Release Date: 6/21/2011
For many people, the medical examiner is mainly a character on CSI – the intrepid doctor-sleuth, solving murders in a sixty minute time slot. But for recent U of O graduate Amy Smedley-Patton, this job – that of a physician officially authorized to ascertain causes of deaths, especially those not occurring under natural circumstances – is a goal she's been moving toward most of her life.
“My dad is a coroner in Garland County, [Arkansas],” she said. “When I was younger he allowed me to ride along on calls, and eventually to help him with some of them.”
This early experience was a significant factor in Amy’s decision to major in Biology in college. But it was a summer internship prior to her senior year at Ozarks that solidified her desire to pursue a career as a medical examiner. “I spent eight weeks last summer with the Arkansas State Crime Lab in Little Rock. Six weeks of it was in forensic chemistry, and two weeks was in the medical examiner’s office itself.”
“A coroner actually goes on site to investigate any unintended or suspicious death, whereas a medical examiner works in a lab situation to ascertain cause of death in the deceased,” she explained. “It’s neat to be able to put two and two together.”
Ozarks graduate Amy Smedley-Patton currently works as an EMT/Firefighter for the Lake Hamilton fire department, near Hot Springs. In January she celebrated her 4th year as an EMT.
The internship experience showed Amy what being a medical examiner is really like. “I have a hard time watching shows like ‘CSI’ because it’s nothing like real life,” she said. “So much of it is overly dramatized, their methods aren’t always accurate, and the timetable really bothers me. What takes 45 minutes on TV can take months in reality.”
“That internship allowed me to see the best of the best and the worst of the worst,” she said. “The medical examiner would ask, ‘Do you want to see this?’ and I would say yes, regardless of whether I was examining babies, abuse victims, or decomposed bodies. It was hard but made me more resolved to want to do this job.”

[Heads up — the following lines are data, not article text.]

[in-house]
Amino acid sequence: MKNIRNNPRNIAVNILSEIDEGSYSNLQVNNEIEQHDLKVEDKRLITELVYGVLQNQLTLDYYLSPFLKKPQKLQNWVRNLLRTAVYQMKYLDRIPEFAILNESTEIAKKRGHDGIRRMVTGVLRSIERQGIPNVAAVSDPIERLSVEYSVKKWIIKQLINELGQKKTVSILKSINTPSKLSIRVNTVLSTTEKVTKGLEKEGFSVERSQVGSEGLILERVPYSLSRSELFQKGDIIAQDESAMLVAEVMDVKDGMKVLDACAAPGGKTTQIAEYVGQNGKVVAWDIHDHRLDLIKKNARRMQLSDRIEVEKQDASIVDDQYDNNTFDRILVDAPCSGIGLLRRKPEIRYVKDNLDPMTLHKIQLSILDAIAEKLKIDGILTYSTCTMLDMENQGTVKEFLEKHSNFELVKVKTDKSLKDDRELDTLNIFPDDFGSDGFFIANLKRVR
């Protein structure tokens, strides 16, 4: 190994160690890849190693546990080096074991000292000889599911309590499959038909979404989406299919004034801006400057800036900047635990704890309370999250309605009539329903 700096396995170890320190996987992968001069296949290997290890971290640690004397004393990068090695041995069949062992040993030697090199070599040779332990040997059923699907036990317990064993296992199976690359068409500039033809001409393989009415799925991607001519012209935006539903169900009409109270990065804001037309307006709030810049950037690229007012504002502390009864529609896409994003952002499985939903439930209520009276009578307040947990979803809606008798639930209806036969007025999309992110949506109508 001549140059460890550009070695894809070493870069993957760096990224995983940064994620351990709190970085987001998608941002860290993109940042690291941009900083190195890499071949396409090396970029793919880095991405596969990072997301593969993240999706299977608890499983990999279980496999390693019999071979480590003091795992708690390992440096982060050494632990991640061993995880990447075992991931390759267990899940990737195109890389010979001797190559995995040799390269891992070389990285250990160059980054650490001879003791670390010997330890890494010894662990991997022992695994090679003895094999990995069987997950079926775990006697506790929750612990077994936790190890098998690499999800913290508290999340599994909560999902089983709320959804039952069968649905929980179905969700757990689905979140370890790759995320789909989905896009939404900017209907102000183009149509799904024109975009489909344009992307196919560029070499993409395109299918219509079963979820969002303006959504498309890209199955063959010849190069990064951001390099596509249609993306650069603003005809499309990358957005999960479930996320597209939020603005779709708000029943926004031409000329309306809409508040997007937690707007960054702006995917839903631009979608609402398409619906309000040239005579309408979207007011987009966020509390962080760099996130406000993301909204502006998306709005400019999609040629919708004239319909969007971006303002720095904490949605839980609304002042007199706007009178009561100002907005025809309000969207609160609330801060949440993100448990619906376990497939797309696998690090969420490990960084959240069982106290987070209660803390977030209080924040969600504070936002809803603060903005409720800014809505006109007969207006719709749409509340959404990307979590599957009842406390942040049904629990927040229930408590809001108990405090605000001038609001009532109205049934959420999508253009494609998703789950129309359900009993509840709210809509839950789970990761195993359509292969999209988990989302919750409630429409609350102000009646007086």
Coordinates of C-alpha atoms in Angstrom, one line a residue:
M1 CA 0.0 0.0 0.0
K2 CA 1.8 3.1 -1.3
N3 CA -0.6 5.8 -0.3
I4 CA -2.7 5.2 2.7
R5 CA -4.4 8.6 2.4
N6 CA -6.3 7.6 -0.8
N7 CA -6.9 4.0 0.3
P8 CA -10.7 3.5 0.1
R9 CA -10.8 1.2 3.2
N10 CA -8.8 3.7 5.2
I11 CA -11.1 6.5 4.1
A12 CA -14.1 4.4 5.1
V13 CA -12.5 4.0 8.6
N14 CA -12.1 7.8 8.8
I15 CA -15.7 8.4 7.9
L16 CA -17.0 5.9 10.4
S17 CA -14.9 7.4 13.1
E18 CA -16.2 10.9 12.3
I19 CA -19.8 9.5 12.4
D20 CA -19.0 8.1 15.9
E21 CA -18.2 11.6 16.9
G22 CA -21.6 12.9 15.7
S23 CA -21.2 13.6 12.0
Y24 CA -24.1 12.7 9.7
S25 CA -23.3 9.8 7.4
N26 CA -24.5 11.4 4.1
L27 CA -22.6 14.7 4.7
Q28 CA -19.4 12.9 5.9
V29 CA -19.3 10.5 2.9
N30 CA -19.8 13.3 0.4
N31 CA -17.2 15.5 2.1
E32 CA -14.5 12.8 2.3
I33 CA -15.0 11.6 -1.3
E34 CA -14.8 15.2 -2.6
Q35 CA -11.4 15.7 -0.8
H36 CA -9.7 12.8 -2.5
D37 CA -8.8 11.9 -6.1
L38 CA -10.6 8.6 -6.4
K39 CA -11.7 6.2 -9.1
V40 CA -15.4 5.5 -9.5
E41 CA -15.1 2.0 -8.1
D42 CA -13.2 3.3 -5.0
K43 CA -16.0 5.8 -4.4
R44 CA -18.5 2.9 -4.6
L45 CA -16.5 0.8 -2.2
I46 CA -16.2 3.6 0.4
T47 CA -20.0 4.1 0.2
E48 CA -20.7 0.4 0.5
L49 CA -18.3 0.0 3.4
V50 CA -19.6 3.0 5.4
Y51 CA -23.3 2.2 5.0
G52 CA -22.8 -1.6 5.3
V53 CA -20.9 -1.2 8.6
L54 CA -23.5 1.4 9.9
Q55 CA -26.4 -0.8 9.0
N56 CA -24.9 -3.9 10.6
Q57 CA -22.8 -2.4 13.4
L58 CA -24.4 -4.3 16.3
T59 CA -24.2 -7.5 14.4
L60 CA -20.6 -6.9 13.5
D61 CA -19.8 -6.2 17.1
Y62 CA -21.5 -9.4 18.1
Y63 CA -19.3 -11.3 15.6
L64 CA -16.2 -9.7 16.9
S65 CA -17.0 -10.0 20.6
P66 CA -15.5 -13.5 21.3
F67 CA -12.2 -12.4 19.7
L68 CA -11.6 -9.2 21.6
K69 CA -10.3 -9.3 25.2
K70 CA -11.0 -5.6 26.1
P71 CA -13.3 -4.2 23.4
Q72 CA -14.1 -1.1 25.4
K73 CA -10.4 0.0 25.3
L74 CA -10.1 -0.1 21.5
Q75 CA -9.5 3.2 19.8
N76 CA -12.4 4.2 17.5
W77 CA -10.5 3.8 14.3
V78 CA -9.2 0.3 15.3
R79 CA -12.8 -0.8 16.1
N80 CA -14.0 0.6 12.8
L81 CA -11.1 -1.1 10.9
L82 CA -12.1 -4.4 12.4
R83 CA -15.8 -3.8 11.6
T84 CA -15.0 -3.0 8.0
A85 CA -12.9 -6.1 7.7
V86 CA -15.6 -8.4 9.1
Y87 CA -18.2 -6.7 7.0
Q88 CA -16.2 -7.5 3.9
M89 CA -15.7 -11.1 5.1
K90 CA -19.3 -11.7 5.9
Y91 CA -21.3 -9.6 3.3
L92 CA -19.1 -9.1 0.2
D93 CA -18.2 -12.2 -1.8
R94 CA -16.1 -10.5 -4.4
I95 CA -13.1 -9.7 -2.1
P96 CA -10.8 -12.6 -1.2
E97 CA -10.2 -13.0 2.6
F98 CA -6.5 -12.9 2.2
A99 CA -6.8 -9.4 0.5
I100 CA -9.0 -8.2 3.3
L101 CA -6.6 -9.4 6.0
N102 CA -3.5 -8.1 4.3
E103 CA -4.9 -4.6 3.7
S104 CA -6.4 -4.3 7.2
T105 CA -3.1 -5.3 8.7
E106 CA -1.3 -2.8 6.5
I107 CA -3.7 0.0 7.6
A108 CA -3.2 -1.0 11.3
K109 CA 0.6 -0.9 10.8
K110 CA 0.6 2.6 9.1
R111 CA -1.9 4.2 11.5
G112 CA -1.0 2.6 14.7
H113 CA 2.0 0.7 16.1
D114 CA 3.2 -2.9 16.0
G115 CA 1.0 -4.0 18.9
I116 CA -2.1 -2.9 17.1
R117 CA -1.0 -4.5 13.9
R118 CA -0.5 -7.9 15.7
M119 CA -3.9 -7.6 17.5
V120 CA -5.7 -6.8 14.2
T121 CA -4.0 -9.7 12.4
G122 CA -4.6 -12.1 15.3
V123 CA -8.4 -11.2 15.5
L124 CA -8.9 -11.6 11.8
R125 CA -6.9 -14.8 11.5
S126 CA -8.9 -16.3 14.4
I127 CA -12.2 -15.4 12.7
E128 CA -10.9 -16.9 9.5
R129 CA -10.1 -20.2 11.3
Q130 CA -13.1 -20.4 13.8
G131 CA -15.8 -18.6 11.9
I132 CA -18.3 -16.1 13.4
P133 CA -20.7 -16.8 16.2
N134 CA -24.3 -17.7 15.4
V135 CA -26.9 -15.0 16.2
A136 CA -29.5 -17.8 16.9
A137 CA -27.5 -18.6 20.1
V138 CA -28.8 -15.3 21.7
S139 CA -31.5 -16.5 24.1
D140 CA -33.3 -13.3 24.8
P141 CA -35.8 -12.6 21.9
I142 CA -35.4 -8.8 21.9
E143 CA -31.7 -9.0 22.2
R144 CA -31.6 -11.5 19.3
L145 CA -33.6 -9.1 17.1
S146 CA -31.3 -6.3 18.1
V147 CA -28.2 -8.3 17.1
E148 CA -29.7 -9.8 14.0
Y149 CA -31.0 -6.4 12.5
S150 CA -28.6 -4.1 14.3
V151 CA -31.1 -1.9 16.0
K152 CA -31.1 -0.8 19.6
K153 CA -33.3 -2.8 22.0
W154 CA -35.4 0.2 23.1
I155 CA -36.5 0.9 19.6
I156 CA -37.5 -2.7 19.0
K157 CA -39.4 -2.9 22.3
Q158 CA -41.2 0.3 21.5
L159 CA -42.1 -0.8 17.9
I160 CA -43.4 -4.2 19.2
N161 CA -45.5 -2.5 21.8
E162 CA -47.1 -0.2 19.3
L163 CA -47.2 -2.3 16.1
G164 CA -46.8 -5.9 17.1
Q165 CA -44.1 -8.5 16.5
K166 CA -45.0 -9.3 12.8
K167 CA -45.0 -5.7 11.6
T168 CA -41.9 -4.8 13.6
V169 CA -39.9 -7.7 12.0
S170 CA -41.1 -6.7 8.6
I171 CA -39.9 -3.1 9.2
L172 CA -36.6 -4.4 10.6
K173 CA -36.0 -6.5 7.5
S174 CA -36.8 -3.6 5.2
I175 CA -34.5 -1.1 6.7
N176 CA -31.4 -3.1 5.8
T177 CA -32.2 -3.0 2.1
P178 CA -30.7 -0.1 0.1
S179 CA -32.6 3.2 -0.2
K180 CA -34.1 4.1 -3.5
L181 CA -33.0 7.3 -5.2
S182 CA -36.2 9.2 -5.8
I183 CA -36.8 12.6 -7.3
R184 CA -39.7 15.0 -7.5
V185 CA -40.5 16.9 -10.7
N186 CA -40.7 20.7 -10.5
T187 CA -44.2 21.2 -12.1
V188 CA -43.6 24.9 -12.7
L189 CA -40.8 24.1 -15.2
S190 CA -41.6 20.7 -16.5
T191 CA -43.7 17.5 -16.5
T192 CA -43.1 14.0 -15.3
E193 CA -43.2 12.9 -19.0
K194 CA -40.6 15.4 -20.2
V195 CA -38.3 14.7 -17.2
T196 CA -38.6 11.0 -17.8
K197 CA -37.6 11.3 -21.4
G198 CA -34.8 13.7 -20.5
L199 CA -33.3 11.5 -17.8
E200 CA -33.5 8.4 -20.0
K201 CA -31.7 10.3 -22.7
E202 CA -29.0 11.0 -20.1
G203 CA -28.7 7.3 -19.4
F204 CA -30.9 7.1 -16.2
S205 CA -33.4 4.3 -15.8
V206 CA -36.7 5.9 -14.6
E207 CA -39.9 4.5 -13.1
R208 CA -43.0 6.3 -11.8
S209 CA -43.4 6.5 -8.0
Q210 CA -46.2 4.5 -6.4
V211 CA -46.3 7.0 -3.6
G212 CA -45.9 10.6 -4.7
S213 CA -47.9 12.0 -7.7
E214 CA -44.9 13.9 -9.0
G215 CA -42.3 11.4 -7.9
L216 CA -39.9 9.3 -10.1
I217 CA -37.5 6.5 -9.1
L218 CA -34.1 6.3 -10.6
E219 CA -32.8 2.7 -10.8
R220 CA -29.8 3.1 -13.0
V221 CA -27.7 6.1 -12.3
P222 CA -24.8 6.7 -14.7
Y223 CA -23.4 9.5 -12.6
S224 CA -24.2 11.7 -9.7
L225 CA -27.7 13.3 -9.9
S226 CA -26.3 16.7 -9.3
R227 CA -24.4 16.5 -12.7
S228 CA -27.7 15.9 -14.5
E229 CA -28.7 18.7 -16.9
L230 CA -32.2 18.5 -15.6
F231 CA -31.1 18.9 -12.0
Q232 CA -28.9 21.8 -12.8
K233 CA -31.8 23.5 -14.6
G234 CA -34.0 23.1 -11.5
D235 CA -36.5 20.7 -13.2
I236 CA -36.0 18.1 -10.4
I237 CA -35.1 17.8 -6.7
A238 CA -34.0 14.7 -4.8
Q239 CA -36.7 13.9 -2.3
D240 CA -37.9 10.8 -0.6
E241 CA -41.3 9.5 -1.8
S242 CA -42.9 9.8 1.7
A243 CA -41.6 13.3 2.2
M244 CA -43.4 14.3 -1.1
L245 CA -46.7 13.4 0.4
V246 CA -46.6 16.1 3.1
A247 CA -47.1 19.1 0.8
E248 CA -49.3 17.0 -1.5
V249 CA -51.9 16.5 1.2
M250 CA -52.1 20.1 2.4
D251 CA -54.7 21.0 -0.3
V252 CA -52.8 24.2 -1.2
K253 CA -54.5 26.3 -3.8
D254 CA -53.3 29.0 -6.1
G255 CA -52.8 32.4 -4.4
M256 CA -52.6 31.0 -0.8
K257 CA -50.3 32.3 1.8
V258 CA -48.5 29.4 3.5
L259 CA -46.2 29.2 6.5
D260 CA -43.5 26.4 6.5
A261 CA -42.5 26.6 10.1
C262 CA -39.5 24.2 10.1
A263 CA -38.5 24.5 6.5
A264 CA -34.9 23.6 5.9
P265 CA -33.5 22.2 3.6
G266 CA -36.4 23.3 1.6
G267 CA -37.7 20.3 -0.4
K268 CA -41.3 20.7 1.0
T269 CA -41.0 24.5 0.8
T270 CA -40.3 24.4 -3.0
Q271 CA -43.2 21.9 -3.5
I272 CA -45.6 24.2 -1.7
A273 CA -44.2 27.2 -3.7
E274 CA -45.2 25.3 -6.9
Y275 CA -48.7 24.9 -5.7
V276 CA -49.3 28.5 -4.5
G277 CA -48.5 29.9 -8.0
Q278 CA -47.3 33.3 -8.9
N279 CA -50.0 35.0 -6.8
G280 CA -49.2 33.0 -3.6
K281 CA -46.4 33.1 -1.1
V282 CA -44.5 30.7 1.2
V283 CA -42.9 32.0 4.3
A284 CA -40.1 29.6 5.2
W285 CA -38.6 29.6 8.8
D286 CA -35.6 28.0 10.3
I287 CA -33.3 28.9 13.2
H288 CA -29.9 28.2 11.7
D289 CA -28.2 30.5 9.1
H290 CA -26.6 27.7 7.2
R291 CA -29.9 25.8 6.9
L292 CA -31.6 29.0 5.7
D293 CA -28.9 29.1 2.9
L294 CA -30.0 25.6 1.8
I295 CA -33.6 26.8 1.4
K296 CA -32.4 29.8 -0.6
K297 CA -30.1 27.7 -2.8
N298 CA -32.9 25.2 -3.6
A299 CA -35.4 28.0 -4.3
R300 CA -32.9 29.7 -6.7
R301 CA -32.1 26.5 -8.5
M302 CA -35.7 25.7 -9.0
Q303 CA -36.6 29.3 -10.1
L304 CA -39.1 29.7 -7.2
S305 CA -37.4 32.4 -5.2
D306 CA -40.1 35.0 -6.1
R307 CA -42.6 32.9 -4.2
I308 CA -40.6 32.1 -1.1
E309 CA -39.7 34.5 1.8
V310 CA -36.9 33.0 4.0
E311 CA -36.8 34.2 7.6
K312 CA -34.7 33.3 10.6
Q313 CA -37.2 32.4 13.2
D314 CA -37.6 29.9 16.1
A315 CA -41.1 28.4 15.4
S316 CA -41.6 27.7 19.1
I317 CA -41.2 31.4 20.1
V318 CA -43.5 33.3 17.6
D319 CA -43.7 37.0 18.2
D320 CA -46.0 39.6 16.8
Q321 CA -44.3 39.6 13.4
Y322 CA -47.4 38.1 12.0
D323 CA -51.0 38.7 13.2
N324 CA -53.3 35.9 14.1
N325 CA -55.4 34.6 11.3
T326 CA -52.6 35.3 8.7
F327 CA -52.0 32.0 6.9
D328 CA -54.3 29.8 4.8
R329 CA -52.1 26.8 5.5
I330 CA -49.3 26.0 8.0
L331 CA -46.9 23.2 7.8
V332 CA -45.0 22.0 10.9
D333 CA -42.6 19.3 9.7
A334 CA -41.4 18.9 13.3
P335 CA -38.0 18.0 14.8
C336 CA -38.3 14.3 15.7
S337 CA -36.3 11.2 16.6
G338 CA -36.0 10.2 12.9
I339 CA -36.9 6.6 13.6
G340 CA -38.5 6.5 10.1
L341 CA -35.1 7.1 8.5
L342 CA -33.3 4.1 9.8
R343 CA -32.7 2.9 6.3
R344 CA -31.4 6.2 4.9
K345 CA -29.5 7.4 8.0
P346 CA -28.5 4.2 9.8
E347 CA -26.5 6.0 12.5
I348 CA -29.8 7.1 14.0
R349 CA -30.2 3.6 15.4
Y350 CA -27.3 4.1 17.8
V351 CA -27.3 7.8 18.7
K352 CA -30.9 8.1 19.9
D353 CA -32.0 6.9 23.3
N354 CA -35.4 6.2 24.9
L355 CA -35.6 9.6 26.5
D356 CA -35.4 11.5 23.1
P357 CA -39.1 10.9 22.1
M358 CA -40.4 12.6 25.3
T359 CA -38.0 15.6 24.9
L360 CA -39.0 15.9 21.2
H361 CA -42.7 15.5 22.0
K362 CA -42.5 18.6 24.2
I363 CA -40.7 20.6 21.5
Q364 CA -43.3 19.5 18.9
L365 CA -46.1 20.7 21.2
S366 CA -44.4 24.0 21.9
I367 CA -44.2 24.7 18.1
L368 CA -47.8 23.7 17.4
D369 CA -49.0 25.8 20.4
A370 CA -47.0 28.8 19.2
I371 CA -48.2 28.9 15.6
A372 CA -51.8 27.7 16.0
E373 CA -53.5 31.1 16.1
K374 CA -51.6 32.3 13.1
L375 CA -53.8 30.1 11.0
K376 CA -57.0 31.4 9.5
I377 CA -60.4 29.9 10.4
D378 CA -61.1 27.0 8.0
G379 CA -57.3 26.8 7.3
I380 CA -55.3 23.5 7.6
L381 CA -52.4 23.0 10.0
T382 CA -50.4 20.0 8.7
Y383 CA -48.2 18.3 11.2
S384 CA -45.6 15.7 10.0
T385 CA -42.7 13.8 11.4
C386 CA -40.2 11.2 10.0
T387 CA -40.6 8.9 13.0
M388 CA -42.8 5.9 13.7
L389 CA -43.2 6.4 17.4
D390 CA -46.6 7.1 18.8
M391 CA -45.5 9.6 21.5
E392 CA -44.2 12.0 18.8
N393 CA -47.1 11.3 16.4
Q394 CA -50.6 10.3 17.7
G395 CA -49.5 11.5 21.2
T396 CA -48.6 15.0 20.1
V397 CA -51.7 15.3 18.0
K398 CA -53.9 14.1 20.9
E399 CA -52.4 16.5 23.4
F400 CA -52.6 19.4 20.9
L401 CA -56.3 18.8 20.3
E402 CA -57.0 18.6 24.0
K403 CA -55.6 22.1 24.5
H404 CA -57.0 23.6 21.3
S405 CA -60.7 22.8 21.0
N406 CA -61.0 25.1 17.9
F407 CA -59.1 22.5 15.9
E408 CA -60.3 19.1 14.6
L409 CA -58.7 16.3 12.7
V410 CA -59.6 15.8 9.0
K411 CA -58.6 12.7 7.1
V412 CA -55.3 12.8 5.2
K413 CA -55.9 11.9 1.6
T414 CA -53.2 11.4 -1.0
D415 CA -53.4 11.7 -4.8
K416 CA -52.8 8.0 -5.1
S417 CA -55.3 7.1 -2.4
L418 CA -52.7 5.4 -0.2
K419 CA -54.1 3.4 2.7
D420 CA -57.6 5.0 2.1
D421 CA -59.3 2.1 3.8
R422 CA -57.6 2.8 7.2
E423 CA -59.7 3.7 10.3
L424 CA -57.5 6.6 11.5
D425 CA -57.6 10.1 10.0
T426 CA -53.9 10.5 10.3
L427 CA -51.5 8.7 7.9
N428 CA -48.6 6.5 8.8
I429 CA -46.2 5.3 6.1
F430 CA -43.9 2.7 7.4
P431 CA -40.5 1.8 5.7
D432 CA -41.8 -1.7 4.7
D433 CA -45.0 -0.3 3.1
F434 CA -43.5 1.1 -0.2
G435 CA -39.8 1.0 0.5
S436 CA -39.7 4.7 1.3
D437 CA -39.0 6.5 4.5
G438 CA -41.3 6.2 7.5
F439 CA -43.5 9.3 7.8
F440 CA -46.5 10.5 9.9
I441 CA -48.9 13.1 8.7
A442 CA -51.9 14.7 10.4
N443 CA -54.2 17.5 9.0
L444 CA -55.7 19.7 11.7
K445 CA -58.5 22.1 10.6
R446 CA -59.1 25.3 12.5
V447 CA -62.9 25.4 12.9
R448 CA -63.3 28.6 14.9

“Sometimes there’s nobody left to stand up for these victims,” she said. “Sometimes nobody but the medical examiner can speak for the dead child, the victim, whoever it is. I want to be the person who can do that, who can stand up for someone who’s gone and doesn’t have anyone else.”
Amy feels her coursework at Ozarks prepared her well for her chosen career. “My teachers at Ozarks were extremely supportive,” she said. “Ozarks is known for its attention to every student, and I definitely experienced that.”
“Working on my project in the forensic chemistry section required heavy use of proper lab techniques and analytical chemistry procedures, all of which I was taught throughout my science classes at the U of O. Thanks to the great hands-on experience in labs on campus, I already had the basic knowledge needed to go about my research with little help required. It made it nice for me, in that I was able to go about my work without having to stop and ask for assistance all the time.”
The summer internship experience also shaped the way Amy viewed school. “After performing research at the Crime Lab, I came back to campus with a deeper understanding of scientific research methodology. After my time spent in the medical examiner's office, I gained a stronger desire to pursue my goal of being a forensic pathologist.”
Amy recently published the results of her summer internship research. On June 1st, her paper "Quantitative Measurements of JWH-018 and JWH-073 Metabolites Excreted in Human Urine" appeared in Analytical Chemistry 83(11): 4228-4236.
To become a medical examiner Amy will have to go to medical school, complete five years in residency, and then spend another year or two in residency as a medical examiner. Her M.D. will be in Pathology, and she will specialize in Forensic Pathology.